Beloved for their creamy mouthfeel and succulent flavor profiles, milk punches are finally popping up more and more frequently on menus despite their nearly 400-year-old history. While traditionally made with milk, Earl Grey tea, spices, and brown spirits, modern milk punches are being made with a variety of spirits and ingredients, piquing the interest of bartenders and thirsty drinkers alike.
Milk punches can be made in two styles, both of which typically contain whole milk: the New Orleans style, which can be identified by its creamy appearance, or the English style, also known as a Clarified Milk Punch, which is strained and clarified to achieve a clear appearance while maintaining a creamy mouthfeel and taste. The reemergence of the latter — with their appearance being the opposite of, well, milky — has given rise to questions regarding their safety for individuals with a lactose intolerance. It doesn’t look like milk, so it can’t actually be milk, right? To find out if you can drink clarified milk punch without needing to pop a Lactaid, we tapped Kelly Verardo, bar programs director for the Altamarea Group, for more information.
Before it can be deemed safe for everyone to drink, it’s important to first understand what milk punch actually contains. The clarified variety is made by blending a base liquid — Earl Grey tea was traditionally used, but today, water and even oleo saccharum are utilized to impart more flavor — with a spirit. Once the spirit and the base are well-combined and infused with sugars, spices, and citrus, cooled curdled milk is added, and then the entire mixture is chilled overnight in the refrigerator. Verardo explains that after this resting period, the liquid is strained through a cheesecloth of coffee filter to remove smaller pieces of milk solids, producing a fully clear beverage.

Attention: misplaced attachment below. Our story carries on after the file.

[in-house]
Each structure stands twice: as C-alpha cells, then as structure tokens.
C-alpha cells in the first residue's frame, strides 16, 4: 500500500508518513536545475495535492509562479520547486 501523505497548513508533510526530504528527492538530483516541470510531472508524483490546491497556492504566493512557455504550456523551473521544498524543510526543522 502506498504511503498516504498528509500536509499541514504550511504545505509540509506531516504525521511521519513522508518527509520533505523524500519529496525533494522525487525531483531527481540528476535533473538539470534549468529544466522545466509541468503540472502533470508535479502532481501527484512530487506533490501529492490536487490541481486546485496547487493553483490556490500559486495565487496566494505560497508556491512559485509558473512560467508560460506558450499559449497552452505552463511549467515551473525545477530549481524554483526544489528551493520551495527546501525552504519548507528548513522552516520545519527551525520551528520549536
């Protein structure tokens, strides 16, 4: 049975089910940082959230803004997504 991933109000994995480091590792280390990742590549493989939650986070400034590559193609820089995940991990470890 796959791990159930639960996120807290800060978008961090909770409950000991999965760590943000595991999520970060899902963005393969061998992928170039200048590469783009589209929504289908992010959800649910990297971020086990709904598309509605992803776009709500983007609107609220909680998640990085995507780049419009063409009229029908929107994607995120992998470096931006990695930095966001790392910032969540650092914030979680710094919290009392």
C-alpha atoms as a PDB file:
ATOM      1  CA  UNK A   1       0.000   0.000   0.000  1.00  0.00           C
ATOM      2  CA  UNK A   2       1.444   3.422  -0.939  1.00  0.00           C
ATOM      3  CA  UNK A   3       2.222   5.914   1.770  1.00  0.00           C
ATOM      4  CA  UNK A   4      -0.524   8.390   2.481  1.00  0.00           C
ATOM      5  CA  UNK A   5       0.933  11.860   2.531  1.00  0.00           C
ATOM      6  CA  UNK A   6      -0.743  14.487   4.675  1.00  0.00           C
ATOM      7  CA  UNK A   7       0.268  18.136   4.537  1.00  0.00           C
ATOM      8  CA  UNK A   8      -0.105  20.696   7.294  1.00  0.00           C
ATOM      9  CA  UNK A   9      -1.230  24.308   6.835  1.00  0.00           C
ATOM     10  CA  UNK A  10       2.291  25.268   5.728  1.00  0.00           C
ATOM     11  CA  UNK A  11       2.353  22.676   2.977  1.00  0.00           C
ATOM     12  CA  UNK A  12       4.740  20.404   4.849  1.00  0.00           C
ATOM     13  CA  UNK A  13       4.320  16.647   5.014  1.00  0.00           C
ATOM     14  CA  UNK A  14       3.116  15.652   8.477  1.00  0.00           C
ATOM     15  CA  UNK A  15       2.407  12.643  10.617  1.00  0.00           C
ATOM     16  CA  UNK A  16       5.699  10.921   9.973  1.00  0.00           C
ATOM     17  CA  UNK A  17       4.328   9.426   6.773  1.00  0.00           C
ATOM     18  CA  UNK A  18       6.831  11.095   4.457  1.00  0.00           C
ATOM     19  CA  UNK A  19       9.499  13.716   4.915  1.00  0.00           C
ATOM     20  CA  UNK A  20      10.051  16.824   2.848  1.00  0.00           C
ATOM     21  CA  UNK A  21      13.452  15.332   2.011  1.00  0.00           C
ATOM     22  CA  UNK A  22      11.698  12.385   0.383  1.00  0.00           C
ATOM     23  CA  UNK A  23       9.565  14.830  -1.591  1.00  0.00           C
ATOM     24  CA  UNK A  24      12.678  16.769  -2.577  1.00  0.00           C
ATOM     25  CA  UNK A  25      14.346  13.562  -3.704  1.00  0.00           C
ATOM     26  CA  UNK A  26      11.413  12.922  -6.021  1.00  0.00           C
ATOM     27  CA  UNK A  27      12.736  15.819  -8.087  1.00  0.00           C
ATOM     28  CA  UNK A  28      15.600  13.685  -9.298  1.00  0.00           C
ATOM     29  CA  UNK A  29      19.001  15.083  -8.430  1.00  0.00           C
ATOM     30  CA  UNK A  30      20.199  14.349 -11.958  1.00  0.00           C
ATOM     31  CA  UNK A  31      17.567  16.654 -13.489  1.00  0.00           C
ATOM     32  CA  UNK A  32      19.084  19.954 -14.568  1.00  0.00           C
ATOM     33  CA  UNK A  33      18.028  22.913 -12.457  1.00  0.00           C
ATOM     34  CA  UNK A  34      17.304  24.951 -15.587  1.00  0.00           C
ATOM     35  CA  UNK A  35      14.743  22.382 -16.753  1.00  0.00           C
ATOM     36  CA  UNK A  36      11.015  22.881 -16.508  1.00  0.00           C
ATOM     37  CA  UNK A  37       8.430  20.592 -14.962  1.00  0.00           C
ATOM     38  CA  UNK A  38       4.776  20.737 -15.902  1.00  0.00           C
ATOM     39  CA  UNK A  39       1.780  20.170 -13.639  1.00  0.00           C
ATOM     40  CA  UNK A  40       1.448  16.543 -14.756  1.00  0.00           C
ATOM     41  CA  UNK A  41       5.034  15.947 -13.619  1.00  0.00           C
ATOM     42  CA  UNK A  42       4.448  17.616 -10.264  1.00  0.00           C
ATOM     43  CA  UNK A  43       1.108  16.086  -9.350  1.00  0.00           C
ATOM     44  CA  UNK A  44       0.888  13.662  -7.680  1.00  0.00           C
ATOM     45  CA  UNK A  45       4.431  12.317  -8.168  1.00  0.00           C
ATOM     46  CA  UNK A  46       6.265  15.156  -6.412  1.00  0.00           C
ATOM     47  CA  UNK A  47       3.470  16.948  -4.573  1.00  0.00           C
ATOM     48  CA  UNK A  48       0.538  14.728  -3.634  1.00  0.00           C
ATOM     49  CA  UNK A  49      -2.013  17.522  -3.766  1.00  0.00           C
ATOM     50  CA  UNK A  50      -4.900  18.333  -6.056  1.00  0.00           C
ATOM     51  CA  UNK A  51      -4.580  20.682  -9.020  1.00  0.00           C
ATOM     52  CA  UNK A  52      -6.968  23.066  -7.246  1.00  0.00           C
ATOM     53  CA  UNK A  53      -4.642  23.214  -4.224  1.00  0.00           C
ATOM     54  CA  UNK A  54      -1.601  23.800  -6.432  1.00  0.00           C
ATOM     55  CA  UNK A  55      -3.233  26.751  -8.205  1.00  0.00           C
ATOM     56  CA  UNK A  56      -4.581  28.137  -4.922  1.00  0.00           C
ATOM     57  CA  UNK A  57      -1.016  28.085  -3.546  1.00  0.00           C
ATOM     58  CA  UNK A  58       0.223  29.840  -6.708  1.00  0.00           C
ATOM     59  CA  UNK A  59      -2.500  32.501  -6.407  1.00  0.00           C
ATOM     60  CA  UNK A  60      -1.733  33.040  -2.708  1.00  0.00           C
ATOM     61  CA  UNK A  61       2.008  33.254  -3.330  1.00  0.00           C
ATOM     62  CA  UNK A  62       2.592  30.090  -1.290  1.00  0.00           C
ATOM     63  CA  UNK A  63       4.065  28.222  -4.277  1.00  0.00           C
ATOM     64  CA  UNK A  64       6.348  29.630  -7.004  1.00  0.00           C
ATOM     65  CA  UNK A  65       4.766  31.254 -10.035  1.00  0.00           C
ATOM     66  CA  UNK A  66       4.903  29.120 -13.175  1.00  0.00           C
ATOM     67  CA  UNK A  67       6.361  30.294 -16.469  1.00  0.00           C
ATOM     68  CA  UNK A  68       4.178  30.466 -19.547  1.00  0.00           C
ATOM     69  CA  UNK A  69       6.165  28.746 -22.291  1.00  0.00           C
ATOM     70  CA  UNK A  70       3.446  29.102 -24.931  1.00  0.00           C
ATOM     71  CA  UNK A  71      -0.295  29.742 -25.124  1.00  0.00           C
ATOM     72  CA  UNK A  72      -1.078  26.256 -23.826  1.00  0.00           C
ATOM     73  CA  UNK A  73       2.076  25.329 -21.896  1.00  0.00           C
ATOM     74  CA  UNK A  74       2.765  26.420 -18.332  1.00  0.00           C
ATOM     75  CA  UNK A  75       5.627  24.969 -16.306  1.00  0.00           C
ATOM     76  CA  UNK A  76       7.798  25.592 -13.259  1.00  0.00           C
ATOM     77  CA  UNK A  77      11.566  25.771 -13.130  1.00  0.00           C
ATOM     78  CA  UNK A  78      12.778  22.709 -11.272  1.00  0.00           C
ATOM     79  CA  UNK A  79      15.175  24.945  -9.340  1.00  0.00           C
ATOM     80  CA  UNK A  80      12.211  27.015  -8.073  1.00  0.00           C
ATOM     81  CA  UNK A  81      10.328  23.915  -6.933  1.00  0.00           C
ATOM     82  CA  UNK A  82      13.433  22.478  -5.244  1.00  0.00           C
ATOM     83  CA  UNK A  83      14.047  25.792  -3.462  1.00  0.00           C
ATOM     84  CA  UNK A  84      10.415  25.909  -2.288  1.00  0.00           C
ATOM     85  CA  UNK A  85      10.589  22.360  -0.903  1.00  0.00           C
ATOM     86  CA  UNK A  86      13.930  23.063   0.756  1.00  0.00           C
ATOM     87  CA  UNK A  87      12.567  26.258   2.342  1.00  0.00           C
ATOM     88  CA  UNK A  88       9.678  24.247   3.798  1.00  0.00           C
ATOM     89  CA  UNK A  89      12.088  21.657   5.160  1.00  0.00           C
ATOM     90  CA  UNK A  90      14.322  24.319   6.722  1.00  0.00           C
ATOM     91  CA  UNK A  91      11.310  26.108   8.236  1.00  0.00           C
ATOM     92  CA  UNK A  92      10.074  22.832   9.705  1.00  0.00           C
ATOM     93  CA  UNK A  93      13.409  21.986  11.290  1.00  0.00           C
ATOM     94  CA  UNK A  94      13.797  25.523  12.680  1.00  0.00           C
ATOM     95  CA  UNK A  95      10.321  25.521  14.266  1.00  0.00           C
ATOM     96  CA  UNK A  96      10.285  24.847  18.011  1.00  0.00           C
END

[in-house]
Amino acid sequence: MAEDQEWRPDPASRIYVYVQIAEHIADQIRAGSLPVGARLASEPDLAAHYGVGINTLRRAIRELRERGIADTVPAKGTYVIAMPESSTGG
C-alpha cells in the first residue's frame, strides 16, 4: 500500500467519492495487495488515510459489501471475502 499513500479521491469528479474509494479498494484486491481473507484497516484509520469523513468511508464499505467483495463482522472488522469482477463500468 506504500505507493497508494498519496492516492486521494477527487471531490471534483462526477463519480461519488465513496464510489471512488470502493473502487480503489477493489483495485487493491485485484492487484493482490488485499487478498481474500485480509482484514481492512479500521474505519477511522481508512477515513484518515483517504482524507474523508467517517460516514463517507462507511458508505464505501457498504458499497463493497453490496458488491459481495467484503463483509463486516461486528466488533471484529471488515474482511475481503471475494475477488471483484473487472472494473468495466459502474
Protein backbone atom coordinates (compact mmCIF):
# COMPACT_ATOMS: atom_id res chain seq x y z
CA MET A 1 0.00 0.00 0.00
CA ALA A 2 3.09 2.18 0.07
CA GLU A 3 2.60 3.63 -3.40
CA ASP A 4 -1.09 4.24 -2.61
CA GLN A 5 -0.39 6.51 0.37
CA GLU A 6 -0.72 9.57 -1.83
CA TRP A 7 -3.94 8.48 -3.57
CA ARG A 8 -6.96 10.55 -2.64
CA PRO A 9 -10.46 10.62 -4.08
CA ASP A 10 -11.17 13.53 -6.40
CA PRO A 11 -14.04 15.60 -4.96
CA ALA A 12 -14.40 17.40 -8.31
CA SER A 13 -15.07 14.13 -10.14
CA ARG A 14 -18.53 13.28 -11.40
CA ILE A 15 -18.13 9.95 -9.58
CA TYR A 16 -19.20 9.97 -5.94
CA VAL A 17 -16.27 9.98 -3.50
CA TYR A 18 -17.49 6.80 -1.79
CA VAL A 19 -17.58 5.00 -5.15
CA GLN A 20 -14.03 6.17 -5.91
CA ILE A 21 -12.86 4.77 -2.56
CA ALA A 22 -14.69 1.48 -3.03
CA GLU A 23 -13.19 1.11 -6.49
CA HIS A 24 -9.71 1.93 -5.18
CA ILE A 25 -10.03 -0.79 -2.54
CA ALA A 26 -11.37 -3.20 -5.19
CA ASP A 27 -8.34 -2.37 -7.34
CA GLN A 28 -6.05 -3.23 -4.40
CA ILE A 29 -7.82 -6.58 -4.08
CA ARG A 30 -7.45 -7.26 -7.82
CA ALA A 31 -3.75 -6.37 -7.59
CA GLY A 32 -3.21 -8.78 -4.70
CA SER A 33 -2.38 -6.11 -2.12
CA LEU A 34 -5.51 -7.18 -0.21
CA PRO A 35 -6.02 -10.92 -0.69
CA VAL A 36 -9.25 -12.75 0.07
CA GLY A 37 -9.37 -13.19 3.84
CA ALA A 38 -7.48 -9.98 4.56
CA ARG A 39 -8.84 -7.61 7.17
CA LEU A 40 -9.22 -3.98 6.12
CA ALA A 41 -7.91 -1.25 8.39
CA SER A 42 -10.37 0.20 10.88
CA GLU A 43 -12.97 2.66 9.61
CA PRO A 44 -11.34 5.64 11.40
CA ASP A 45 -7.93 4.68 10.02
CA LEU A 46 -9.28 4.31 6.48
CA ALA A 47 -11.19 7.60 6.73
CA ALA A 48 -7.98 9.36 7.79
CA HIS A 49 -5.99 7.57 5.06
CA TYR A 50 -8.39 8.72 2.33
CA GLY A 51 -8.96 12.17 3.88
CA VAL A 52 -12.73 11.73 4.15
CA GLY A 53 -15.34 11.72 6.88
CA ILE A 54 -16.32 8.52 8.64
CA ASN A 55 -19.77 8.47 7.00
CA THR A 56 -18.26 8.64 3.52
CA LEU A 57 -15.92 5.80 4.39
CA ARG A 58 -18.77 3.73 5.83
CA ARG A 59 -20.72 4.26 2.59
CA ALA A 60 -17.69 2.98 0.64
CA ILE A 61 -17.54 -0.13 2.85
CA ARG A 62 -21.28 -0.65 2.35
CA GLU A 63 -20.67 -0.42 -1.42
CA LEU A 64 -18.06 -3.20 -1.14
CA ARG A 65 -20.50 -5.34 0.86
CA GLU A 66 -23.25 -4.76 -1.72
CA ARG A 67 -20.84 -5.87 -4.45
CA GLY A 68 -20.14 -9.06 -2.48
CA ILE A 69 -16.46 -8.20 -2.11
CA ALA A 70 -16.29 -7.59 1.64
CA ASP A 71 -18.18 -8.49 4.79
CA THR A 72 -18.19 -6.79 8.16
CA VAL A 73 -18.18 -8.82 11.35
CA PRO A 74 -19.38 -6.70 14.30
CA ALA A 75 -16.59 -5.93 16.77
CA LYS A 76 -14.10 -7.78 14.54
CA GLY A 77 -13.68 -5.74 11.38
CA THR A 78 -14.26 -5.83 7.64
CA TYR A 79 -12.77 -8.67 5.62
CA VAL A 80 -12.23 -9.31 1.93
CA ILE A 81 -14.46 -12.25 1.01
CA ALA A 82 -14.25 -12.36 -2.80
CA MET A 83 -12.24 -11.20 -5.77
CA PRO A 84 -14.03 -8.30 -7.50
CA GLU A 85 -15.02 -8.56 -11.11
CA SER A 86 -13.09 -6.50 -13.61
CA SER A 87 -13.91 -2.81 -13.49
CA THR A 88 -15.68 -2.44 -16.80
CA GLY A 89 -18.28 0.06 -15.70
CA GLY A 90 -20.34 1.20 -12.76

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“The beauty of milk punch is that you get this weighty, creamy silkiness on your palate that would be difficult to achieve without adding any milk, yet you still have a clear beverage,” she explains. That said, this means that despite their visual appearance, milk punches still contain lactose as the milk’s protein molecules do not break down in the clarifying process.
“Even though milk solids are being removed during the clarifying process, lactose is water- and sugar-soluble, meaning despite the fact that the milk appearance is removed, the lactose proteins still remain,” Verardo says.
Verardo says that a batch of clarified milk punch typically requires roughly one liter of milk for every two liters of spirit added, which is a considerable amount of lactose to process for those with an intolerance. But with the influx of dairy-free milk substitutes hitting the shelves, a sensitive stomach doesn’t need to hold you back: Verdaro says that people with a lactose intolerance can definitely still enjoy a milk punch, but that they should make one for themselves at home using non-dairy milk.
While non-dairy milks may be harder to curdle than regular dairy milk, Verardo explains that it’s still possible. “Soy milk is a popular recommendation as it’s the closest in composition to whole milk, but coconut milk is also very popular,” she says. “It’s higher in fat and lower in protein so a high temperature is needed to get it to curdle, so I would suggest blending it with nut milk or soy milk.” Additionally, lactose-free milk brands like Rockey’s are gaining traction with dairy-free consumers and mixologists alike, with some bars choosing to use this beverage in place of regular milk when creating their clarified milks.
Above all, it’s important to consider your health while drinking. As Verardo suggests, making your own non-dairy version at home is your safest bet, and never just assume that a bar or restaurant’s milk punch will be safe to drink.
“I would assume if you are at a restaurant and they have a milk punch on their menu, that it’s been made with whole milk unless they specify else-wise,” she says. “As such, if you’re interested in ordering one, you should ask the bartender what they make there and be sure to carry a Lactaid just in case.”